Women in Bulgaria have their first child at an average age of 26.2 years, the youngest in the European Union, EU statistics agency Eurostat said on May 15, citing figures for 2018.
Eurostat said that the age of giving birth to a first child had risen in all EU countries, though to varying degrees.
This has been the case in Bulgaria. Eurostat figures showed that in 2008, the age at first birth in Bulgaria was 25, increasing to 26 in 2015.
The next-youngest first-time mothers in an EU country were in Romania, at an average 26.7 years, Eurostat said.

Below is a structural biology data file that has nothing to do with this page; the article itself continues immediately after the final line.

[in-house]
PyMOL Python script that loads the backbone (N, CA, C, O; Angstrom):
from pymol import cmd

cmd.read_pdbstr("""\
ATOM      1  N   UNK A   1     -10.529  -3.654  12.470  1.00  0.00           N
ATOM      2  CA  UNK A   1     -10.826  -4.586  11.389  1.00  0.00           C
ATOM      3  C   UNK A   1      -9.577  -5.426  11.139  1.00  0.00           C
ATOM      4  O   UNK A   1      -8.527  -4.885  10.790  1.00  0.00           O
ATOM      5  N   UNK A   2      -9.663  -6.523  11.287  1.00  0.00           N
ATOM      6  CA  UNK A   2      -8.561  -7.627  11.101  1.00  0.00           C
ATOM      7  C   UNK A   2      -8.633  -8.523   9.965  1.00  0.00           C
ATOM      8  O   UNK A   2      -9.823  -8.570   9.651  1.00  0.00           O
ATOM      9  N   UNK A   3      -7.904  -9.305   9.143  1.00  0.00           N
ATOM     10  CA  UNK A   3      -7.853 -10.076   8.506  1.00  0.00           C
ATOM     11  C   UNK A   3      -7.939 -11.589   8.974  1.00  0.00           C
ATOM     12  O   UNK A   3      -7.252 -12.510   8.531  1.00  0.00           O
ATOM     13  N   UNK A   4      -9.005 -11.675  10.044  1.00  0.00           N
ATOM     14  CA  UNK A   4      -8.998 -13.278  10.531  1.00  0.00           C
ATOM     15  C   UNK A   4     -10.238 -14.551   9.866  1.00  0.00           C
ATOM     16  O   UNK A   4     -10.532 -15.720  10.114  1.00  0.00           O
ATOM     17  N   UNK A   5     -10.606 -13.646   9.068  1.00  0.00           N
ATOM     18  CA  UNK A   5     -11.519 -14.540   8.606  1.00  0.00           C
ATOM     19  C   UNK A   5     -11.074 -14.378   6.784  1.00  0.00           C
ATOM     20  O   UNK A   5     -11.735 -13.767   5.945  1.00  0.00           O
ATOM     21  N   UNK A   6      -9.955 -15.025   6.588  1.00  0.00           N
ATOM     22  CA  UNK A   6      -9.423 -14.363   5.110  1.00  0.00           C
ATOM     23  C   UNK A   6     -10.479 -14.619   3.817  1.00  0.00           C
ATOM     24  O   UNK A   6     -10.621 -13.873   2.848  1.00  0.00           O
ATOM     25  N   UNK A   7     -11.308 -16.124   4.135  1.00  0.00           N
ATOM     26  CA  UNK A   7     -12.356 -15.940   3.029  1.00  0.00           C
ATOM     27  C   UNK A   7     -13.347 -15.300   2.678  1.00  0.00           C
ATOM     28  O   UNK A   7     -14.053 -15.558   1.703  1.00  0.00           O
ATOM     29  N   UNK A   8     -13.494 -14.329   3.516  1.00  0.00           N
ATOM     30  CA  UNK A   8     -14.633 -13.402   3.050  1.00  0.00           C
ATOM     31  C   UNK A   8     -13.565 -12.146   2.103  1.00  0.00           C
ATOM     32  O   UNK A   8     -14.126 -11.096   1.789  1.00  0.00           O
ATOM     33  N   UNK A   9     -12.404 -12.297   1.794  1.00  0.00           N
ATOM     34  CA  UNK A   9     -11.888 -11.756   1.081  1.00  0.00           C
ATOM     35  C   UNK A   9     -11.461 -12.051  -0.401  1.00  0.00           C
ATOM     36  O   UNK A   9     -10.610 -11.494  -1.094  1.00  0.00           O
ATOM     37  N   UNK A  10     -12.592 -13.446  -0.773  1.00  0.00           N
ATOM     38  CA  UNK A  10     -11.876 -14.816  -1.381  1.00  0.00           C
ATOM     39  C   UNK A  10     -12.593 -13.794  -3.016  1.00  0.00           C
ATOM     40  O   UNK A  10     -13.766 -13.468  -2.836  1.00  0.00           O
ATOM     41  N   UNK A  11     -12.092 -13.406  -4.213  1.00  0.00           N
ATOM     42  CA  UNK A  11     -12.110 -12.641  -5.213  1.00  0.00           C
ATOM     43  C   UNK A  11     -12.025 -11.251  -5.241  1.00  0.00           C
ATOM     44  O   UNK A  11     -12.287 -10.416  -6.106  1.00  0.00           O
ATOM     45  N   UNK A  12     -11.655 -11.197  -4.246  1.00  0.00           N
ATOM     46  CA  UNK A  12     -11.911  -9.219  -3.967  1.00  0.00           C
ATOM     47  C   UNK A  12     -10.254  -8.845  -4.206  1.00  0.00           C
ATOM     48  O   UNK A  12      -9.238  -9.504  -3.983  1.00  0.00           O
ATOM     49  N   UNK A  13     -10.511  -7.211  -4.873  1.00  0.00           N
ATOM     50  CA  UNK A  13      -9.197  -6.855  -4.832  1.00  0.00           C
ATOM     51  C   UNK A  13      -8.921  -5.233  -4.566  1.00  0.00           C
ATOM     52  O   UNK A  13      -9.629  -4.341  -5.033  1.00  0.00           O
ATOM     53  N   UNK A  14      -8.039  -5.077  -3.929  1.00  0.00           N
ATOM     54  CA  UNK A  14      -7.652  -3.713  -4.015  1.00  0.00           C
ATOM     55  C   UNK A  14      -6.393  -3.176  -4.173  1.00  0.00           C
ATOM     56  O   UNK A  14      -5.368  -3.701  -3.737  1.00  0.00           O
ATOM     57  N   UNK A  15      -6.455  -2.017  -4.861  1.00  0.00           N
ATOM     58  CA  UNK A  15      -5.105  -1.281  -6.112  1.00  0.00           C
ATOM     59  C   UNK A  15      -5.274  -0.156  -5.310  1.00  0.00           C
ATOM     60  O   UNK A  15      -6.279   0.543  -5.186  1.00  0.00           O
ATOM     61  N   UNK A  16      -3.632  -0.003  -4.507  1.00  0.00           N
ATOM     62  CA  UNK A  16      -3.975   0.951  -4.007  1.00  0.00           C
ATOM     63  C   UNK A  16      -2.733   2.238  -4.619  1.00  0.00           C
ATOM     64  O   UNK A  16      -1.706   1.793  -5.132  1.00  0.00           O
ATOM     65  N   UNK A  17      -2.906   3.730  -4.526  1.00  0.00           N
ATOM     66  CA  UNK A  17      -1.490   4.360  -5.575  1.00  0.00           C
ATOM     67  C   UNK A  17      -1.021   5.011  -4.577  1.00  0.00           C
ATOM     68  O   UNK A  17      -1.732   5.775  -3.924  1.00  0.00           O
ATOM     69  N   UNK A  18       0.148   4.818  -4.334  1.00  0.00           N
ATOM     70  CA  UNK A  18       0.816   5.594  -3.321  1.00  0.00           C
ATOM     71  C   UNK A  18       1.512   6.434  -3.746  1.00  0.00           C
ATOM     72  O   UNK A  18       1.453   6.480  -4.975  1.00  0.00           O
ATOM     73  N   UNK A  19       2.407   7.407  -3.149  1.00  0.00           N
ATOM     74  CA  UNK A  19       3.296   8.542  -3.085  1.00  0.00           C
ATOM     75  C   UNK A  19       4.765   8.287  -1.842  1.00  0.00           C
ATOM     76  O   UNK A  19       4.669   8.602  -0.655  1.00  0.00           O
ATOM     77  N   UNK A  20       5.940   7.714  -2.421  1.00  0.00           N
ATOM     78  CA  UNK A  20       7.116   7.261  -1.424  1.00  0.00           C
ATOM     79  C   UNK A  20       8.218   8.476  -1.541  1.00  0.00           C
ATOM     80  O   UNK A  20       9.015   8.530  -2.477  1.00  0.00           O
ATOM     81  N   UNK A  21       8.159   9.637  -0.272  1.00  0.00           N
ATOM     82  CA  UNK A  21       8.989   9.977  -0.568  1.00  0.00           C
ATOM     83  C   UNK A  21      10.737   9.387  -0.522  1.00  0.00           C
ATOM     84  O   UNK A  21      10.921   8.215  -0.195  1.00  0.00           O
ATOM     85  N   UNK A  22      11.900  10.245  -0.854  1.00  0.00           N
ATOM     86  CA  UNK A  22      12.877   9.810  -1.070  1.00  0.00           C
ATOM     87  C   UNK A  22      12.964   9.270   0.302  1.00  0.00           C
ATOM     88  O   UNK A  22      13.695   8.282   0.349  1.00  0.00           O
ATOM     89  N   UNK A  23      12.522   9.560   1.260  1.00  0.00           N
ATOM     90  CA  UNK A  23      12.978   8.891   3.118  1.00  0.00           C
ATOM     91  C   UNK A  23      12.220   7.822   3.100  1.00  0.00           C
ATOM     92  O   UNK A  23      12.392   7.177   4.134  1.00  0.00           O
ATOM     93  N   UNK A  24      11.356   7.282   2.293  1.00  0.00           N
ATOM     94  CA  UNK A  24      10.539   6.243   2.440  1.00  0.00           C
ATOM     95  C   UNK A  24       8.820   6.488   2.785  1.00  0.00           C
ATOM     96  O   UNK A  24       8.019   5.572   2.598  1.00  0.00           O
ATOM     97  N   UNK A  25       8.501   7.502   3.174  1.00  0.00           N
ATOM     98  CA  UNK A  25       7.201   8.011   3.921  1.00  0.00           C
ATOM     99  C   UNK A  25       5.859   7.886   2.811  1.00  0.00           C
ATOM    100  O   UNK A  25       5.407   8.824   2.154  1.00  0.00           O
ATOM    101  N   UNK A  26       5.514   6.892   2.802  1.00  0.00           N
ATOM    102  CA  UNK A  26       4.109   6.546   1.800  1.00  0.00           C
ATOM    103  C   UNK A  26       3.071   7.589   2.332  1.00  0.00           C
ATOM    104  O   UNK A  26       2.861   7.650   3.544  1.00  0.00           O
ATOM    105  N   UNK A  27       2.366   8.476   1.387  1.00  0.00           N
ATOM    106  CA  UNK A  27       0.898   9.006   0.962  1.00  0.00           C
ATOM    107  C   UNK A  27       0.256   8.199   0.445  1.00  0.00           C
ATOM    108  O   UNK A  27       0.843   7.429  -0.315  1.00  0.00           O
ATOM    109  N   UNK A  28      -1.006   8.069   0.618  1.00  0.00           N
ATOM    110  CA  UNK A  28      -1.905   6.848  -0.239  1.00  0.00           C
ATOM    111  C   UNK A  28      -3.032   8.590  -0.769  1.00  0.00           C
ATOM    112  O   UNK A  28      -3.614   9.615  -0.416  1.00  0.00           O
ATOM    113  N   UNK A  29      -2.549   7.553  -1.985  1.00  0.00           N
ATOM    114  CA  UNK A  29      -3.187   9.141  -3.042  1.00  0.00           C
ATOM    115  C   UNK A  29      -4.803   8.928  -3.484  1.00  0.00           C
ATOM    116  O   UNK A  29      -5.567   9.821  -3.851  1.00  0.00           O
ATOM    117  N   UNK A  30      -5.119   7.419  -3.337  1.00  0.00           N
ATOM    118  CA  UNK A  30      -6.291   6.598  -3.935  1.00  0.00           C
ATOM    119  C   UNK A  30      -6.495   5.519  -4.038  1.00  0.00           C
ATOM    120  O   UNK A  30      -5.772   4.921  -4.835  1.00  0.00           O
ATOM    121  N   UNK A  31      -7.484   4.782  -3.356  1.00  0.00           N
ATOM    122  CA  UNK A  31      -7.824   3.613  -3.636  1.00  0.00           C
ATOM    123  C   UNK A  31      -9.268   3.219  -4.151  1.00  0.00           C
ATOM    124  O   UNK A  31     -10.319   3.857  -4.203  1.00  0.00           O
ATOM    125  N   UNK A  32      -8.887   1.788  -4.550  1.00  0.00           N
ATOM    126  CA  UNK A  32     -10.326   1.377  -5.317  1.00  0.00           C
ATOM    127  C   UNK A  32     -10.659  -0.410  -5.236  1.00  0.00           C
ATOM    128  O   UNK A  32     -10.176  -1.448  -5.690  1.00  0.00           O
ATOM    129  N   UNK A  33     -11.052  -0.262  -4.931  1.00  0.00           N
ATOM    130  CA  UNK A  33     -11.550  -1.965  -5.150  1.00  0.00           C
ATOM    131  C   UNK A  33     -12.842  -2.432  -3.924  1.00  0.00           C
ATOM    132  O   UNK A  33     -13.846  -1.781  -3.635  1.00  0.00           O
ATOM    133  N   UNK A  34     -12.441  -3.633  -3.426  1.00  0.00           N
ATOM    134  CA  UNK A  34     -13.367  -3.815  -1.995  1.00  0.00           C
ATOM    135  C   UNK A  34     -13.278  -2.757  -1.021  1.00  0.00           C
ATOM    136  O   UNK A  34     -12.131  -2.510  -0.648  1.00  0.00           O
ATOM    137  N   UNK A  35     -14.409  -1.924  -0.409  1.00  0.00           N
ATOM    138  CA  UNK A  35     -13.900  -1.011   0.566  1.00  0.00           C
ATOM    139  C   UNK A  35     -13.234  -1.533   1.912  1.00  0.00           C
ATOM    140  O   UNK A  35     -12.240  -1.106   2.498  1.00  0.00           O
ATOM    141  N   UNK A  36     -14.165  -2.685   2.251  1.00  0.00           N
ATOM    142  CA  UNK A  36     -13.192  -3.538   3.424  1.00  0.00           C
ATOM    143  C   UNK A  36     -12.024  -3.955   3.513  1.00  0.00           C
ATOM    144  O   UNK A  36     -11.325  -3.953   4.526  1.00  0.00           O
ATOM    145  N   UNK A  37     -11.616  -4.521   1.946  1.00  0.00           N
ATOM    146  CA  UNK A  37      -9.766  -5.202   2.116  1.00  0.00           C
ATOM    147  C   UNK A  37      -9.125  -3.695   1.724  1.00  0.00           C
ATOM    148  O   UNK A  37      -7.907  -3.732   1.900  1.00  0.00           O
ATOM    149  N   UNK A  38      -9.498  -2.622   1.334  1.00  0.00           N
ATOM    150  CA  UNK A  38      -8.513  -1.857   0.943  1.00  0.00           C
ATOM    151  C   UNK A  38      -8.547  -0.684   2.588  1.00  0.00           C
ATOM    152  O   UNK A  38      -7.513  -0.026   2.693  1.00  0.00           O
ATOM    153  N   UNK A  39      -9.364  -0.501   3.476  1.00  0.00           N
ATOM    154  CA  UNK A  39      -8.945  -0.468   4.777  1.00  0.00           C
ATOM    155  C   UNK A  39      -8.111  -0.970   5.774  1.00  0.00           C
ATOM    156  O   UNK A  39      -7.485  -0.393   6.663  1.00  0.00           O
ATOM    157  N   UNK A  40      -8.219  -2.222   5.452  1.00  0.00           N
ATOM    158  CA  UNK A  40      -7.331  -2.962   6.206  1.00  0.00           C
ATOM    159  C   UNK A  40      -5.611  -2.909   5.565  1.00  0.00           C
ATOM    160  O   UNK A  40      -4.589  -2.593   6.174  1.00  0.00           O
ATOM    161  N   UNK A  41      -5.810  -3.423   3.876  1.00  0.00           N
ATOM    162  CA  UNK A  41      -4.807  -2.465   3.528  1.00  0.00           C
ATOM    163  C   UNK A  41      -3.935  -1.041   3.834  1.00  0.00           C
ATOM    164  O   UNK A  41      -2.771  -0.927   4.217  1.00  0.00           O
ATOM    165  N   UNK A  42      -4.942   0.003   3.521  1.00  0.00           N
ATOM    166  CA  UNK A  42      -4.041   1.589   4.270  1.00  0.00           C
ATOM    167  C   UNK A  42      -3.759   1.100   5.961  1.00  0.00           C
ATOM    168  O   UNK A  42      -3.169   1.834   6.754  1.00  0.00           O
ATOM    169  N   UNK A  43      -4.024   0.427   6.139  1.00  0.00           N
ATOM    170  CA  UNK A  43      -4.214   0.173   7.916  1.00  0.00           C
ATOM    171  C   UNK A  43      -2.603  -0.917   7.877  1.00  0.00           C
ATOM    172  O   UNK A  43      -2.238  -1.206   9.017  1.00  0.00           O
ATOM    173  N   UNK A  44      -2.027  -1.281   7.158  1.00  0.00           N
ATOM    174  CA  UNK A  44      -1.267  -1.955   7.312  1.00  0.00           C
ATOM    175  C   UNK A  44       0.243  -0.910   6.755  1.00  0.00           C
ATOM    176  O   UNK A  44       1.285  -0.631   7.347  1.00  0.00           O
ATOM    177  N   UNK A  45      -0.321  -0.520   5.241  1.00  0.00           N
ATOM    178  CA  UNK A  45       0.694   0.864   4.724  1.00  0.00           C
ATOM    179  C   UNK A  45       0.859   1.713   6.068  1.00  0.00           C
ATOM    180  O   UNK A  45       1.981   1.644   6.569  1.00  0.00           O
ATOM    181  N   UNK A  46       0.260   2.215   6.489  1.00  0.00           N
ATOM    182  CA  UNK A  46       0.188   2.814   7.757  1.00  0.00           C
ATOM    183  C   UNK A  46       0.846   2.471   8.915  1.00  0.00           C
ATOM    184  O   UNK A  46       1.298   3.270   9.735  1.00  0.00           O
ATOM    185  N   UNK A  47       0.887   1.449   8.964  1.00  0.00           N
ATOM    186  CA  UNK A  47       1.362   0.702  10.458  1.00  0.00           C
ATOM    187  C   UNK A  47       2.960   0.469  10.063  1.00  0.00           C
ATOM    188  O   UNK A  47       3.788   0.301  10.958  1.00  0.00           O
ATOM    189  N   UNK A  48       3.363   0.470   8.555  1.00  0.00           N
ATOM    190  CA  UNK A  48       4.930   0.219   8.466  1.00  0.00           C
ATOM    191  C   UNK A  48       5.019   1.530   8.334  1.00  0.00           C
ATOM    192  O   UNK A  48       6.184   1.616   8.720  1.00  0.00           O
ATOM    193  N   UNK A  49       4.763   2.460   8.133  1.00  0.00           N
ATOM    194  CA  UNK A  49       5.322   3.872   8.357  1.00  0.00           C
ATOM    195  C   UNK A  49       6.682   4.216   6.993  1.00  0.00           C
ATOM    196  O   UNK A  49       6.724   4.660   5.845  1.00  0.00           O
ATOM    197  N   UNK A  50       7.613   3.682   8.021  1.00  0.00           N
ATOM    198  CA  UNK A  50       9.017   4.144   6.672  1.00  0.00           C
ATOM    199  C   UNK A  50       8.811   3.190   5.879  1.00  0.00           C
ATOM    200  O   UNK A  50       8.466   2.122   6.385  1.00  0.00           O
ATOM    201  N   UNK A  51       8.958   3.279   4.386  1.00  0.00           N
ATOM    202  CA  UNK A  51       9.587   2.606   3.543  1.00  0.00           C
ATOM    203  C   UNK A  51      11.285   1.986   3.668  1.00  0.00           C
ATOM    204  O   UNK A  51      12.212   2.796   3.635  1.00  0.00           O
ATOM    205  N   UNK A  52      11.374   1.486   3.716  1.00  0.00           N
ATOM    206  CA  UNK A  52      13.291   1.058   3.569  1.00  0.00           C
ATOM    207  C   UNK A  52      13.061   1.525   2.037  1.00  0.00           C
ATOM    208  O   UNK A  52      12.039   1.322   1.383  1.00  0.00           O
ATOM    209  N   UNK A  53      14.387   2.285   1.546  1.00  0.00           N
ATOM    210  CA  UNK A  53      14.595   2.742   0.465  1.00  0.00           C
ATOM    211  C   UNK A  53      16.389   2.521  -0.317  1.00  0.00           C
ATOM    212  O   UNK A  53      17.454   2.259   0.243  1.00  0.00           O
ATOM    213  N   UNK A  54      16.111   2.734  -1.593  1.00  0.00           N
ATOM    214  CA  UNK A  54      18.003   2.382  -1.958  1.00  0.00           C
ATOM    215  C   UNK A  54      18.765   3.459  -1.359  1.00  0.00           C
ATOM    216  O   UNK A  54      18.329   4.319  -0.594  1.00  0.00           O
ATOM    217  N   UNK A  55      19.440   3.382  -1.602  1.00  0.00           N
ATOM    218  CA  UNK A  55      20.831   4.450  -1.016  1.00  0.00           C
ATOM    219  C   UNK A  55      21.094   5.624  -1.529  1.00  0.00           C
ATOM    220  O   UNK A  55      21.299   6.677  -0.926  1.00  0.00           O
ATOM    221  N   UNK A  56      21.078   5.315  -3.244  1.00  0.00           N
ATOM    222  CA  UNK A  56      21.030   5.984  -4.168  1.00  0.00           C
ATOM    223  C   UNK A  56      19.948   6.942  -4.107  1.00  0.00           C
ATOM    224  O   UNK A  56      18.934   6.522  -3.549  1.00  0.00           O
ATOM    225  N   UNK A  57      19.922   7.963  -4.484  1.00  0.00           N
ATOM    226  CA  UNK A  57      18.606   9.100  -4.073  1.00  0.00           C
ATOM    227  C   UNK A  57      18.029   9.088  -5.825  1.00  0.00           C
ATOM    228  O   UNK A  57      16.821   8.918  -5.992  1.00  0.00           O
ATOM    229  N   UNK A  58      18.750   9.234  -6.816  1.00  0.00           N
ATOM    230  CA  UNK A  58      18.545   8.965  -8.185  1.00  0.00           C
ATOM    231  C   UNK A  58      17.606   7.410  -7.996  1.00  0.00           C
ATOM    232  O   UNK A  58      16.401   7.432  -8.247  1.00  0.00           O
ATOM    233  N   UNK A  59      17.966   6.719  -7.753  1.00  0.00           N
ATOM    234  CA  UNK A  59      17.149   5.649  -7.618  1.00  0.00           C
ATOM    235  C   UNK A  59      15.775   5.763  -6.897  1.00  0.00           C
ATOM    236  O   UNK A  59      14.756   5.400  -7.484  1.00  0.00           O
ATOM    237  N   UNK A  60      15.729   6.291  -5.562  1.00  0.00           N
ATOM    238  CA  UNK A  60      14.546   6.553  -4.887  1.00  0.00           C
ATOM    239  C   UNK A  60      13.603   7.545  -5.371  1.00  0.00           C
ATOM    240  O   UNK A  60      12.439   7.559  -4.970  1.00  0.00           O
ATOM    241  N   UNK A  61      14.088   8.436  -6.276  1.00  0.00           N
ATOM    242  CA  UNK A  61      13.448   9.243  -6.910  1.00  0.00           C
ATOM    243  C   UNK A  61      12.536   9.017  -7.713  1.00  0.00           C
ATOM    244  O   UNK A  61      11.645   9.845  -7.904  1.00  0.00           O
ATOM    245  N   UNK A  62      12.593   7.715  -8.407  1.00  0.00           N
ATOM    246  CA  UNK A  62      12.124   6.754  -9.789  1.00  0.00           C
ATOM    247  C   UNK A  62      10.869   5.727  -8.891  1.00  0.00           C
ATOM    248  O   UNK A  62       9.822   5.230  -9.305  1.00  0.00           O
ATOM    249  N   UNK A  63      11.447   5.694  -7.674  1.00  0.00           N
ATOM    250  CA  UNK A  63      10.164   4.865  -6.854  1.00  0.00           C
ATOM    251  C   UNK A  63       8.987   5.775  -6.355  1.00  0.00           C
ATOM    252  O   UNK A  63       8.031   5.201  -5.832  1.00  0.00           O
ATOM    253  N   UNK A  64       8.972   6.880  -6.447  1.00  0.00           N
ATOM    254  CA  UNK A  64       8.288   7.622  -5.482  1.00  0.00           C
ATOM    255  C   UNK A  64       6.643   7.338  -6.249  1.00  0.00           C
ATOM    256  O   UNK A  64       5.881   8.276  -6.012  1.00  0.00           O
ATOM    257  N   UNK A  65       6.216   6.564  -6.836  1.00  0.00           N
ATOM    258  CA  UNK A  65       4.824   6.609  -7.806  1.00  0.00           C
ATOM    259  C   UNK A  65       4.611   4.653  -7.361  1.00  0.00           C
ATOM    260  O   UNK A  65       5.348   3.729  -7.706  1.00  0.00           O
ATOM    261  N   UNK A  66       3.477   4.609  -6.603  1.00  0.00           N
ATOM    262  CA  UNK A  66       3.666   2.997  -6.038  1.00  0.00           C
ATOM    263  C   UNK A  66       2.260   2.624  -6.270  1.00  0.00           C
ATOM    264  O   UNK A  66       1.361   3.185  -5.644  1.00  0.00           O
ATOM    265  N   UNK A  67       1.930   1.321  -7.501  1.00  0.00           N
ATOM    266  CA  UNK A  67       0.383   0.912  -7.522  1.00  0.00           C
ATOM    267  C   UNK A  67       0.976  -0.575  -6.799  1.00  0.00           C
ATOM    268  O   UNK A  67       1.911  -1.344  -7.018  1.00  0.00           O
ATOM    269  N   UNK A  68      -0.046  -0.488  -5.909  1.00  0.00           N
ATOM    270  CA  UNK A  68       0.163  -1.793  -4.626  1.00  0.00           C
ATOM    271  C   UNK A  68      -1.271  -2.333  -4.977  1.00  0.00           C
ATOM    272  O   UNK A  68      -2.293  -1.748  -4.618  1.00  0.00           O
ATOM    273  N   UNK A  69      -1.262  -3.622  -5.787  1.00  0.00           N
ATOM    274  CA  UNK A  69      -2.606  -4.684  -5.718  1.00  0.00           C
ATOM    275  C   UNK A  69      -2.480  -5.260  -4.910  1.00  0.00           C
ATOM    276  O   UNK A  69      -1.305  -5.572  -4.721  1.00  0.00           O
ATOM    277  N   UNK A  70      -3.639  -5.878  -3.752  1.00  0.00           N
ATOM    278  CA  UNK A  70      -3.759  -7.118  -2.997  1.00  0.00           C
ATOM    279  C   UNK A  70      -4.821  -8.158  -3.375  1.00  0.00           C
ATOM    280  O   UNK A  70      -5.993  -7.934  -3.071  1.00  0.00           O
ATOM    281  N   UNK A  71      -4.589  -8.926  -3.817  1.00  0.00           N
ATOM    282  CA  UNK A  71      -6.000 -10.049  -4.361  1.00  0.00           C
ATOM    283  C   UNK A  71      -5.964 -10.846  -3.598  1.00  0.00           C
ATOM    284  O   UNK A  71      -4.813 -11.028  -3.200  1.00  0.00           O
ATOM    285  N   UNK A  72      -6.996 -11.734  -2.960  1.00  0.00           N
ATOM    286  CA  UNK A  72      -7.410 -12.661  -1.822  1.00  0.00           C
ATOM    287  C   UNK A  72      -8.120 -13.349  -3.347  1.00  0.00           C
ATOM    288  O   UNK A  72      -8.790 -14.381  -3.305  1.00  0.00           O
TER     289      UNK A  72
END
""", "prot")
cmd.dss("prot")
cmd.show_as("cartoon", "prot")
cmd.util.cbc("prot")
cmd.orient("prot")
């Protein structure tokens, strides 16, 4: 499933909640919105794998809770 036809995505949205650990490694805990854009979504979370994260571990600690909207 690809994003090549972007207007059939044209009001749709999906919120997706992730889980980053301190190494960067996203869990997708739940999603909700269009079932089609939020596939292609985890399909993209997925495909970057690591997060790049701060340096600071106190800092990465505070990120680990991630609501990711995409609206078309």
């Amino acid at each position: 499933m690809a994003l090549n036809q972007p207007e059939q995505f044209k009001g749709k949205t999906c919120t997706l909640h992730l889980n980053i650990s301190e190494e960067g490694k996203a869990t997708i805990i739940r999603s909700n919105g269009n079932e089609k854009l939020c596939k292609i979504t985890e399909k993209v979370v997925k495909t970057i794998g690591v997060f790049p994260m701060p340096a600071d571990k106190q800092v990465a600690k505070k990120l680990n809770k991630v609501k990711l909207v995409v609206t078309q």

Bulgaria and Romania are the only two EU countries with an average age at first birth younger than 27.
The EU member states with the highest mean ages of women at birth of their first child in 2018 were Italy (31.2 years old), Spain (31 years), Luxembourg (30.9 years), Ireland (30.5 years) and Greece (30.4 years).
The mean age of women in the European Union (EU) on giving birth to their first child has gradually increased from 28.8 years in 2013 to 29.3 years in 2018.
The largest change in age at first birth was in Estonia, where the mean age increased by 1.2 years, from 26.5 years in 2013 to 27.7 years in 2018, followed by Latvia and Lithuania (both 1.1 years).
Over the same period there was little change in Slovakia and Sweden (both 0.2 years), the Czech Republic and Slovenia (both 0.3 years), Eurostat said.
(Photo: Niels Timmer/freeimages.com)
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